Are we speaking here of knowing more? That we can do by reading, taking course work, even watching educational programs that increase our knowledge.
Or are we talking about improving our brain’s ability to learn?
Our brains are like many parts of our body that can improve their function with “exercise.” Doing crossword puzzles, reading, or learning, doing math problems -sudoku- playing chess-or physically doing puzzles are great brain exercises. Basically engaging in mental processes helps retain and improve cognitive function- to a point.
Cognitive function can still be lost over time due to age or illness such as Alzheimer’s.
“Understanding the molecular basis of the effects of food on cognition will help us to determine how best to manipulate diet in order to increase the resistance of neurons to insults and promote mental fitness.”
While certain dietary restrictions or additions are believed to promote a healthy brain, the quantifiable affect is still being studied. We will know and understand a lot more within the next few years.
While you are waiting for those results, why not eat healthy. Check out “The Better Brain Book” (David Perlmutter MD) at your local library either on line if it is offered. or in person and read it.
There are also supplements that claim to give a benefit when taken, that return your brain to its functional capacity as it was years before.
There is dispute and controversy over their claims. There are also potential negative effects from substances used within those supplements, so before taking them ask your doctor.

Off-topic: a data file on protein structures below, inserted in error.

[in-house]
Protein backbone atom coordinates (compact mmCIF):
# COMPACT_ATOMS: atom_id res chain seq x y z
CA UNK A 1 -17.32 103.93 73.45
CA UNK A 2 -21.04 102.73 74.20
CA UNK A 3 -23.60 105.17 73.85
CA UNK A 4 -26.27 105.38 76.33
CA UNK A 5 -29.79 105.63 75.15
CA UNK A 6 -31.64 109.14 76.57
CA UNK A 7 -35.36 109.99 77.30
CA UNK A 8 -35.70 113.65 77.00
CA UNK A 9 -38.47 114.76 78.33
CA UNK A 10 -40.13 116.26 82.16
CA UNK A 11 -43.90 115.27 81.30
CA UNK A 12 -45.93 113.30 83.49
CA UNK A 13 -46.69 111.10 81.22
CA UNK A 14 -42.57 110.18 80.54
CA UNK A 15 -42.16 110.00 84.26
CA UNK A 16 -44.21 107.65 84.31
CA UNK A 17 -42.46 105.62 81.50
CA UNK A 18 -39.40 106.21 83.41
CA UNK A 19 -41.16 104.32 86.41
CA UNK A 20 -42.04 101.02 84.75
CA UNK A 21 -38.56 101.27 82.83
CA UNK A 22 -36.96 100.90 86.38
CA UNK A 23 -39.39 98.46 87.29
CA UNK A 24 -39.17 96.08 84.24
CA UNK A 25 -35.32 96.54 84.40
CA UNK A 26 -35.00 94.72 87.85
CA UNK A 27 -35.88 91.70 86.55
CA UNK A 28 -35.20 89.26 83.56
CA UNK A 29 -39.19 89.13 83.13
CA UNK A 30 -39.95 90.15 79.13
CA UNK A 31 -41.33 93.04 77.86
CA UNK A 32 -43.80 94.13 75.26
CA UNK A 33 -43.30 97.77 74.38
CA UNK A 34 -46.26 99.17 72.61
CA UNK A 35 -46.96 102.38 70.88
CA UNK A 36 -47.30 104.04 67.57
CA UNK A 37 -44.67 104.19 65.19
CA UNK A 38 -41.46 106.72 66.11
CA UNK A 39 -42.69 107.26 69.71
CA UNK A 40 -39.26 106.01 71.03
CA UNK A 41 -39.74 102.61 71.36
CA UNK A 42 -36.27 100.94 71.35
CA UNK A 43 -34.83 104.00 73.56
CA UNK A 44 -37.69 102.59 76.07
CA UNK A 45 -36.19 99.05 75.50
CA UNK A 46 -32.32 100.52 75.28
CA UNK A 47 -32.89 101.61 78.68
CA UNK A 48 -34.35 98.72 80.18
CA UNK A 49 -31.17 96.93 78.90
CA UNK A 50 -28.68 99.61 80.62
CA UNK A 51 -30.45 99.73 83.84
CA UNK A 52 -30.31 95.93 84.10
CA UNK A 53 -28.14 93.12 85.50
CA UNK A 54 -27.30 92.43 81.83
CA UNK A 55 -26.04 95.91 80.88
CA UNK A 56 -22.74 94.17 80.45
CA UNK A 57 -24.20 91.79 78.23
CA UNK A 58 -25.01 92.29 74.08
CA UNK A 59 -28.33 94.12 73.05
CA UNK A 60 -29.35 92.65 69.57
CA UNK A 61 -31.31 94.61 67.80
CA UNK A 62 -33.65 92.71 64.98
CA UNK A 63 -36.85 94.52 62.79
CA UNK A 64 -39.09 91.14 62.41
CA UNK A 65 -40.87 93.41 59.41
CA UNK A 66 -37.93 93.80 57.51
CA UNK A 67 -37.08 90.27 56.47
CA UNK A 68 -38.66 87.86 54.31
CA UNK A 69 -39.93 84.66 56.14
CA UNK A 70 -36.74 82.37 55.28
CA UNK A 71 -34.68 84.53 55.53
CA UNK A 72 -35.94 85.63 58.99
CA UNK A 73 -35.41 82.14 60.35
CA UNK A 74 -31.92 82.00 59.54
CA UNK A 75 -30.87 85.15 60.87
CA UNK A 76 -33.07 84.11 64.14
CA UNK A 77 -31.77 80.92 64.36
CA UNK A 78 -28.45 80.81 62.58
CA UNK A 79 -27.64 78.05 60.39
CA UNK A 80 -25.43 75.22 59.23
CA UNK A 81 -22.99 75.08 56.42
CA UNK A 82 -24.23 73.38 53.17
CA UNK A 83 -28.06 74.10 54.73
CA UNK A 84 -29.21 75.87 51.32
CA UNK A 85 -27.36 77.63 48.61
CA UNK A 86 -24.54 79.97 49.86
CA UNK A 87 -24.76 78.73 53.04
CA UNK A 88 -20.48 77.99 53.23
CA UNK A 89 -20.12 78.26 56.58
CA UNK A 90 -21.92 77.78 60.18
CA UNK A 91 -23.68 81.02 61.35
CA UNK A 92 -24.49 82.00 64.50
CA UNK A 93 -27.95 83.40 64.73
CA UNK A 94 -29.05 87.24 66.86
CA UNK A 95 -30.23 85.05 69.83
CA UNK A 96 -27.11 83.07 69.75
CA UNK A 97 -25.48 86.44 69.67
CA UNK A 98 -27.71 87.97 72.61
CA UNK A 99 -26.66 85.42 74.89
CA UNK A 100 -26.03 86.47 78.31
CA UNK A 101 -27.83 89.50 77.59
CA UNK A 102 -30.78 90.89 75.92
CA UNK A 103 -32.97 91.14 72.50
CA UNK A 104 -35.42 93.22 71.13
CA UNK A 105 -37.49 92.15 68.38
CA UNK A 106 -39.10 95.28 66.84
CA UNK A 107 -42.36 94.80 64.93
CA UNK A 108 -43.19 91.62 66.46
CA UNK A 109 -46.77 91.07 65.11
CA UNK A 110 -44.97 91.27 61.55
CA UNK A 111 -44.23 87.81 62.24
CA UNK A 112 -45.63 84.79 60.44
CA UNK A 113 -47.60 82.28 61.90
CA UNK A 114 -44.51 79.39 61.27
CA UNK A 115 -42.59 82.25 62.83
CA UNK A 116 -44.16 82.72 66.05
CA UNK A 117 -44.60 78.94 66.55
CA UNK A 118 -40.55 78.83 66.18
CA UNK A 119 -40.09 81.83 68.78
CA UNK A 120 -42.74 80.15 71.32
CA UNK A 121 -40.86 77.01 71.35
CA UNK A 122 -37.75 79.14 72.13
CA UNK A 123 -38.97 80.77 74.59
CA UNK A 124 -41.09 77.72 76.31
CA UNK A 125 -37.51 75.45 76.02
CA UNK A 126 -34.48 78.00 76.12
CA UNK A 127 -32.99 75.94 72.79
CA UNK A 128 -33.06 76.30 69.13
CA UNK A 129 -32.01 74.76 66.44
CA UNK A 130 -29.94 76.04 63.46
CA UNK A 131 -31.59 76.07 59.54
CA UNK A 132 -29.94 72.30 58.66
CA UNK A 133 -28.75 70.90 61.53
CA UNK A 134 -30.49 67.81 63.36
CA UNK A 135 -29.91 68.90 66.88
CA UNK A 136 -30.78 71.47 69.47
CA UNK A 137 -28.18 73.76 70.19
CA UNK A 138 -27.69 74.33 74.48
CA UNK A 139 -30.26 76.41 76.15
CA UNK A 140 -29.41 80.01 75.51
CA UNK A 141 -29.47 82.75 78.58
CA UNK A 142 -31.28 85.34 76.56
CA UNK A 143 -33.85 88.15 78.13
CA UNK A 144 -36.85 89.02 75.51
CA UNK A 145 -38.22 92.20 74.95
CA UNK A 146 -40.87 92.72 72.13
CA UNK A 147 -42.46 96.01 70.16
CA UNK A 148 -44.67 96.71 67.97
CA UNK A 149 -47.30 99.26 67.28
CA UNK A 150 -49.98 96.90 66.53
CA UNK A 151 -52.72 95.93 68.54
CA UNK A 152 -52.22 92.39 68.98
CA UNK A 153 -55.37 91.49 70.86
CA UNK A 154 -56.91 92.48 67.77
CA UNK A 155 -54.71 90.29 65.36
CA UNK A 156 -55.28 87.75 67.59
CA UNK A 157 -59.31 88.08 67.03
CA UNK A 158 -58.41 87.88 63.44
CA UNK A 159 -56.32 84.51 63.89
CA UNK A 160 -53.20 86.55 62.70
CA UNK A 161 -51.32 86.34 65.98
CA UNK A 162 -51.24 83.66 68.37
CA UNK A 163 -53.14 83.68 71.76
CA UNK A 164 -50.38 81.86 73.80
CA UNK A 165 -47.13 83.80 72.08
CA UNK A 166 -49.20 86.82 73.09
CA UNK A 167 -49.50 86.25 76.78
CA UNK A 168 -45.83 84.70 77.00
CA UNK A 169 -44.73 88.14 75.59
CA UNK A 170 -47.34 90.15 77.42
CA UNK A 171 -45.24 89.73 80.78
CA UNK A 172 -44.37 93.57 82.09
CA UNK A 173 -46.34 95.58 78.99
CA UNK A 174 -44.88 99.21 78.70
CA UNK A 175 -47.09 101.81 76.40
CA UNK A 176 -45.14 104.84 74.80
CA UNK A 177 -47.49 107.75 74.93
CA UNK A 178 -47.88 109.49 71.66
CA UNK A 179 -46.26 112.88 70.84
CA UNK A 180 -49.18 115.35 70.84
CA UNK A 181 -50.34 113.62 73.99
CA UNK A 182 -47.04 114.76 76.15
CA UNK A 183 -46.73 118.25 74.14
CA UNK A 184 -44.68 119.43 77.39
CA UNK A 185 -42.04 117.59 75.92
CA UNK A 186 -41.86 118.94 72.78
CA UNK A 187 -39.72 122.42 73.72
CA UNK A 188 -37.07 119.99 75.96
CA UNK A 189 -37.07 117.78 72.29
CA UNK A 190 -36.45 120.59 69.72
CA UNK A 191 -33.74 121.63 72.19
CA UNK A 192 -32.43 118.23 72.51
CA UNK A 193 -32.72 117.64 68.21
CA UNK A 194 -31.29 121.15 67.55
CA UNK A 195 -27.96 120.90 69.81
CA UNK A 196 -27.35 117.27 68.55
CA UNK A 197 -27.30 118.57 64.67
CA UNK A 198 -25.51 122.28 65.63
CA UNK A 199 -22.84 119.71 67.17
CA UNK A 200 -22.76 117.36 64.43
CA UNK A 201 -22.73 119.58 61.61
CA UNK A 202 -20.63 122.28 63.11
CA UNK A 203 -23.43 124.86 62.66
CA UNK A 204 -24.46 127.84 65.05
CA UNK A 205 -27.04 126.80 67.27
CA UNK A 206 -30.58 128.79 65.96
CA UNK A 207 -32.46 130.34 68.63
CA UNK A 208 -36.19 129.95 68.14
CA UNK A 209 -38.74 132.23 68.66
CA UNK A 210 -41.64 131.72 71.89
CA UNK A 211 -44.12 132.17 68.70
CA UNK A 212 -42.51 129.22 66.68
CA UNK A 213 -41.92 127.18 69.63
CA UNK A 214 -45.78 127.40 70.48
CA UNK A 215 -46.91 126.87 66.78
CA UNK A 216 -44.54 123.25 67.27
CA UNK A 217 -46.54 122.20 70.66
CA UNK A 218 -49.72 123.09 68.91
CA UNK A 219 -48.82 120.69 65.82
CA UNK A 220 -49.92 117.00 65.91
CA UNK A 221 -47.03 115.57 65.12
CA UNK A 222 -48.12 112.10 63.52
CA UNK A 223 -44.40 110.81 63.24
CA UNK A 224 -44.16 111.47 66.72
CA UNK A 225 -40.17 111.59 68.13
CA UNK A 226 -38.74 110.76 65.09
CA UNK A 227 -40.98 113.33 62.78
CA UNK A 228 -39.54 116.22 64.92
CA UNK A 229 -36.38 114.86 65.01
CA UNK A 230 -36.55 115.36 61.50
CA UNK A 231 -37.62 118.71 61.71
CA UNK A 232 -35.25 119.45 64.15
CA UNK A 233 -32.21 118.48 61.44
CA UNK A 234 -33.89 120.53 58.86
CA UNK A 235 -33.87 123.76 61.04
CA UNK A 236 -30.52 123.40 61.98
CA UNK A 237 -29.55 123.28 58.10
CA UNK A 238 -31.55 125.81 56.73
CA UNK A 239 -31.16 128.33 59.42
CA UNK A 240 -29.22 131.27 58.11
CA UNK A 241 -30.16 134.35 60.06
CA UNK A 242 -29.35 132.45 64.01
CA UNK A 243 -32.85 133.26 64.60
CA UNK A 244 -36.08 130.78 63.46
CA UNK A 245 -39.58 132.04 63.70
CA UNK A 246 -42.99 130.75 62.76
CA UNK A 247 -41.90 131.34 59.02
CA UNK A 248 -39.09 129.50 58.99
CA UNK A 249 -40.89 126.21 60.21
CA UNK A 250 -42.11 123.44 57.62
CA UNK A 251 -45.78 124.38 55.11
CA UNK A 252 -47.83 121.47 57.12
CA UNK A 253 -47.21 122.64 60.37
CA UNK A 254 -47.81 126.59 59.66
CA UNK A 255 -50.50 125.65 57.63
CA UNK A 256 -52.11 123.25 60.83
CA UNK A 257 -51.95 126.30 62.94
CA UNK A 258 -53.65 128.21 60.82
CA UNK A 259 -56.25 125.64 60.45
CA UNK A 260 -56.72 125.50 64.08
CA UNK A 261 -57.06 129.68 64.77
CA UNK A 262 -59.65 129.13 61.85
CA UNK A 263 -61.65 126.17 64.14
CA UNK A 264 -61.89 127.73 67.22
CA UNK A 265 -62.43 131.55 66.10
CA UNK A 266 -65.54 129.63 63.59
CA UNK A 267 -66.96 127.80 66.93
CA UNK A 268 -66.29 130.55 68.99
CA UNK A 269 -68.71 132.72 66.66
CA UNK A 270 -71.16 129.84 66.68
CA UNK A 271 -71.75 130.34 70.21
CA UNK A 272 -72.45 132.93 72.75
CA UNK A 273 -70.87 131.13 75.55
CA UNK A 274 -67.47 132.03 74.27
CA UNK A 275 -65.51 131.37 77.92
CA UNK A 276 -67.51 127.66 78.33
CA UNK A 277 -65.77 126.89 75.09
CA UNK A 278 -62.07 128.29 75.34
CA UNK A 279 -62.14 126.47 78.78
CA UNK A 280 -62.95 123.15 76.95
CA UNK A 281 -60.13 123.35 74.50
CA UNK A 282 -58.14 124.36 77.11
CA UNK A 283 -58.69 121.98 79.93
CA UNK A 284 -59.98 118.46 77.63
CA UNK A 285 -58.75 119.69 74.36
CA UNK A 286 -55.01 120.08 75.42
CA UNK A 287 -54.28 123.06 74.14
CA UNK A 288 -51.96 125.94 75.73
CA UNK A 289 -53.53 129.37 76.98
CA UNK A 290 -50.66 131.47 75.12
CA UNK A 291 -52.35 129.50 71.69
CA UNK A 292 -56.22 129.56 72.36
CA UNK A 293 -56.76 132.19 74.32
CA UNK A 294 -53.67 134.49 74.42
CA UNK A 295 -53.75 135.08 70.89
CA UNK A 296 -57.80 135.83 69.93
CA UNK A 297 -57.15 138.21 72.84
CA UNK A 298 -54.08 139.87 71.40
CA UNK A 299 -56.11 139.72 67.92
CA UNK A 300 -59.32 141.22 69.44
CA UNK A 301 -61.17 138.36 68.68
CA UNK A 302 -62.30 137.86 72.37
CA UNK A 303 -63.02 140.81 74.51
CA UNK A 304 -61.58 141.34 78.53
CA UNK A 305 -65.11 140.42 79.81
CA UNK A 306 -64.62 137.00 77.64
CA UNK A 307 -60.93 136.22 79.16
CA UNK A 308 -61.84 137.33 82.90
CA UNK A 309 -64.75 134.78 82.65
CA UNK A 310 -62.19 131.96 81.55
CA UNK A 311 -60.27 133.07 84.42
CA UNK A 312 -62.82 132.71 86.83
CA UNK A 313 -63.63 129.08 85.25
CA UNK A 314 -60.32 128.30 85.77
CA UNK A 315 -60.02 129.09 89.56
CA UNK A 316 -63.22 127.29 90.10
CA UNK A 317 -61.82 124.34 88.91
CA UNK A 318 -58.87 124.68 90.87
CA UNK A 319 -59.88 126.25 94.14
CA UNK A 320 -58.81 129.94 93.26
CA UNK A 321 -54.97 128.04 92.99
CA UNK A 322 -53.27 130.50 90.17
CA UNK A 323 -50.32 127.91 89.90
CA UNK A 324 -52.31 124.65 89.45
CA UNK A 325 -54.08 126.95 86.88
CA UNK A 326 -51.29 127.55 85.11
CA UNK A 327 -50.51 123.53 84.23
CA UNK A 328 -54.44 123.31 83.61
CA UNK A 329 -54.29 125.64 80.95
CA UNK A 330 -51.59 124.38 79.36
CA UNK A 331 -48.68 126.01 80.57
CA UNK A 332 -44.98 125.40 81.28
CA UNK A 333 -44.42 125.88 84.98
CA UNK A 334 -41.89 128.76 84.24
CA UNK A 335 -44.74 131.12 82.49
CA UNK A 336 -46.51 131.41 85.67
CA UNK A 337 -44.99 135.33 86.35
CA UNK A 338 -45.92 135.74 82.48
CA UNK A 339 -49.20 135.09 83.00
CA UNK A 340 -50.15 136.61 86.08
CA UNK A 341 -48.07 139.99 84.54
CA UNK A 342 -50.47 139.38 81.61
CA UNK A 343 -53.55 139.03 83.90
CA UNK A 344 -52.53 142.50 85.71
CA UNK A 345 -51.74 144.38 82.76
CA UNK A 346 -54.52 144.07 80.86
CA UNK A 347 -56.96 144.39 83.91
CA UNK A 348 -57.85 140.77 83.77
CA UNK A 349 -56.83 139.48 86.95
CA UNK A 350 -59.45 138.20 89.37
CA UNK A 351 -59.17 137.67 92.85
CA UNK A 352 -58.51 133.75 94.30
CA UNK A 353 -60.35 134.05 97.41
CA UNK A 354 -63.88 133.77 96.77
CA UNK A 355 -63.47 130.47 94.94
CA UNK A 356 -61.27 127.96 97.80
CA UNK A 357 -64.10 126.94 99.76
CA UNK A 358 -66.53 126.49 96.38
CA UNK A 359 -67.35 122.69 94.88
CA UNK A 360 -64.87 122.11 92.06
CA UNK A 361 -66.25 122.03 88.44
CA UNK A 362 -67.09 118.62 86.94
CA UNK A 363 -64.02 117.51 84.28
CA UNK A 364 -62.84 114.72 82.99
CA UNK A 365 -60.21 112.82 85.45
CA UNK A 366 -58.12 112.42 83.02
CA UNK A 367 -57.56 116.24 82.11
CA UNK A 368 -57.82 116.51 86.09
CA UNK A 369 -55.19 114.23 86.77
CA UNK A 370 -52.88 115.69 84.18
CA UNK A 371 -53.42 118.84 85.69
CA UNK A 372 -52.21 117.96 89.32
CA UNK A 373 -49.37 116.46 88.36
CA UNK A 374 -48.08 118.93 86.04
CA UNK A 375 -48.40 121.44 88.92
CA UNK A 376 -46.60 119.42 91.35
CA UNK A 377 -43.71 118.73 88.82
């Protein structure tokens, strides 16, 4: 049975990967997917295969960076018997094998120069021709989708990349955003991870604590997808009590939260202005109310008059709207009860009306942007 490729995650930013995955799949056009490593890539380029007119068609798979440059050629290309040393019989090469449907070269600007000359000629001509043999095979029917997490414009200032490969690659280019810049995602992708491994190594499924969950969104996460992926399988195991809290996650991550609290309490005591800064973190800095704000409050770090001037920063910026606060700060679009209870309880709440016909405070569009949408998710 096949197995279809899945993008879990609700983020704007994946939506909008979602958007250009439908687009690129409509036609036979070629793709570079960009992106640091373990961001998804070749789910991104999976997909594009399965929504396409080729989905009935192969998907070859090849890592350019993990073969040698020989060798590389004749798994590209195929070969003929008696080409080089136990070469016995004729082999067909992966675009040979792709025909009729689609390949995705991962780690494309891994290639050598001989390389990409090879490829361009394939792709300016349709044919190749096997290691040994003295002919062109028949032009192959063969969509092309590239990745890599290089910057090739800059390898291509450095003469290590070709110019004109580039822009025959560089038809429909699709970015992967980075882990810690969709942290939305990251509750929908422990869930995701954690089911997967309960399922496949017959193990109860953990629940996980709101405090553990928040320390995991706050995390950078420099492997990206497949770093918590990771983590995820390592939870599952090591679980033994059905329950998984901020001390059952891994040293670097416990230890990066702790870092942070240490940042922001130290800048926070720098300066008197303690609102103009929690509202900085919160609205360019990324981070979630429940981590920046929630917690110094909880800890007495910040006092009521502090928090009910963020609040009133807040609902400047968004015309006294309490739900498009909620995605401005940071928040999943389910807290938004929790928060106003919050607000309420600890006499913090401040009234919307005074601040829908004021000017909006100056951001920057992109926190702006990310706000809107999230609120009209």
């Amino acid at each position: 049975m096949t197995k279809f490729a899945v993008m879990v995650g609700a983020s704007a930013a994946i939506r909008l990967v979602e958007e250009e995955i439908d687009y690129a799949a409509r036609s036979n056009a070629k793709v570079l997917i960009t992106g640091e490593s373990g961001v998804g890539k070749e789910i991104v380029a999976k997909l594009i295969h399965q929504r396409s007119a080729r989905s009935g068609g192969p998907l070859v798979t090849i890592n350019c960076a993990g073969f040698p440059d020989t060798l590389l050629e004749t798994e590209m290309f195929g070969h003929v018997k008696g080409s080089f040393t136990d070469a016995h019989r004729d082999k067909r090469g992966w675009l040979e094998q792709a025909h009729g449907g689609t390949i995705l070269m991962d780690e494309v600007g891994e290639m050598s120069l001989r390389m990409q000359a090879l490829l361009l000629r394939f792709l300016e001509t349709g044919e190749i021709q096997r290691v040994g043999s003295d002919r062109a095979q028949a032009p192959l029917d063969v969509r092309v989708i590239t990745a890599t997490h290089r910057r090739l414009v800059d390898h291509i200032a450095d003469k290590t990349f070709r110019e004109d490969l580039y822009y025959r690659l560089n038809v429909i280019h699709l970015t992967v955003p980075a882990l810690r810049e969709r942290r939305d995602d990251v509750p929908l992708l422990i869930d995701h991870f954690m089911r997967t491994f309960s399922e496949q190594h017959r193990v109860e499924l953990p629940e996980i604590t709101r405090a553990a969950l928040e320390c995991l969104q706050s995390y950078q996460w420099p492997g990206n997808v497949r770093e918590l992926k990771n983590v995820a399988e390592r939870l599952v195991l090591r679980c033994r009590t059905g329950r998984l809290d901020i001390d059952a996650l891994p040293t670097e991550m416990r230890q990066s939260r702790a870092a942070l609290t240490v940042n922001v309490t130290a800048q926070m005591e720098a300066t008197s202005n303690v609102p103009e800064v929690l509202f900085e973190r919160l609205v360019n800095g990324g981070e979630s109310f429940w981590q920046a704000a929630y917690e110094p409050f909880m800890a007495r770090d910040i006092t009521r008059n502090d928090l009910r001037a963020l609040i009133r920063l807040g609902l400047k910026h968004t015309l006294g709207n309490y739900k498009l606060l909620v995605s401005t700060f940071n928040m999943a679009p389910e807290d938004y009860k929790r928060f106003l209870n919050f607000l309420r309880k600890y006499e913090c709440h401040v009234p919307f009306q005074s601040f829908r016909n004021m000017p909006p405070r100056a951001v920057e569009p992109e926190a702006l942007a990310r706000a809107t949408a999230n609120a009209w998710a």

Supplements are being blind studied and the true benefits should be known soon. One has already engaged such a study, but the results are controversial as they were run under the auspices of the manufacturer and need to be redone by independent unaffiliated labs.
There are things you can do to prevent loss of cognitive ability- wear a helmet when riding, avoid brain trauma by avoiding activities that put your brain at risk- mainly contact sports.
If you are a young adult and are having children, some studies suggest that breastfeeding your infant longer than six months- even up to two years helps increase brain function (mentioned in the IQ Blog) as well as making sure you have a proper medically supervised diet during pregnancy and proper pre-natal care.
When you have children, read to them frequently, and engage with them in activities that stimulate their thinking. Take them to museums, or zoos, or places they can see and learn. Explore science with them. Attend a local astronomy club meeting and go to a “Star Party” where they can look through telescopes and see the moon and planets.
Many professors do outreach programs and love to share their passion with young students. Call your local college or university and ask if they have programs that might be of interest to you and your children.
While being smarter might be something you set as a goal, why not be WISER?
Wisdom comes from learning and experience. Learn from the mistakes you have made in your life and impart them to others. READ and acquire the knowledge of others and use it to enrich your own life. One book I suggest is Esquire’s “The Meaning of Life Wisdom, Humor and Damned Good Advice from 64 Extraordinary Lives”
The older we get, the faster time seems to pass- mainly because our brains process time relative to our age. The longer we live, each year is a smaller percentage of how long we have lived.
Don’t waste time. It is precious. Use your time to improve your life and better the life of others. When I was young, my father used to say “use every minute to improve your mind or the health of your body.” It was wise advice.
What are your thoughts on not only becoming smarter but gaining wisdom?
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